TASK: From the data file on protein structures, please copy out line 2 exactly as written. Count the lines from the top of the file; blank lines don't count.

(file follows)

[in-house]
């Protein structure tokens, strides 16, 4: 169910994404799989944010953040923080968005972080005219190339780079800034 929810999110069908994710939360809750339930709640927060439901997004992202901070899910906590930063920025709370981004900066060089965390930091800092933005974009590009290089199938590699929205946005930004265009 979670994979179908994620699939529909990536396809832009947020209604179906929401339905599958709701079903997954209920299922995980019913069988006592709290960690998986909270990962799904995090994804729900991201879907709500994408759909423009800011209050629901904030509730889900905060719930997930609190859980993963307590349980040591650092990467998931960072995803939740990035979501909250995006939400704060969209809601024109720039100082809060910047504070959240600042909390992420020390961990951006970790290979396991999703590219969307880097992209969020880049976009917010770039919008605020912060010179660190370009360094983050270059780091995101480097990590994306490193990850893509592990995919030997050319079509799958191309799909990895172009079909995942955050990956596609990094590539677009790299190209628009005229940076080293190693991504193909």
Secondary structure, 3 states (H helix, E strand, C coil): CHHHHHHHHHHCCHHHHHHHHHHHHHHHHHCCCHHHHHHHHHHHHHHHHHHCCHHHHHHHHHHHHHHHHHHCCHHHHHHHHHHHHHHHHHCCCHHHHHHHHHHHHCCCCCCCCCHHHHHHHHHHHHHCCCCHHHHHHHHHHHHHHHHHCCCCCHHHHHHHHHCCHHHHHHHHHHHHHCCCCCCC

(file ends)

């Protein structure tokens, strides 16, 4: 169910994404799989944010953040923080968005972080005219190339780079800034 929810999110069908994710939360809750339930709640927060439901997004992202901070899910906590930063920025709370981004900066060089965390930091800092933005974009590009290089199938590699929205946005930004265009 979670994979179908994620699939529909990536396809832009947020209604179906929401339905599958709701079903997954209920299922995980019913069988006592709290960690998986909270990962799904995090994804729900991201879907709500994408759909423009800011209050629901904030509730889900905060719930997930609190859980993963307590349980040591650092990467998931960072995803939740990035979501909250995006939400704060969209809601024109720039100082809060910047504070959240600042909390992420020390961990951006970790290979396991999703590219969307880097992209969020880049976009917010770039919008605020912060010179660190370009360094983050270059780091995101480097990590994306490193990850893509592990995919030997050319079509799958191309799909990895172009079909995942955050990956596609990094590539677009790299190209628009005229940076080293190693991504193909």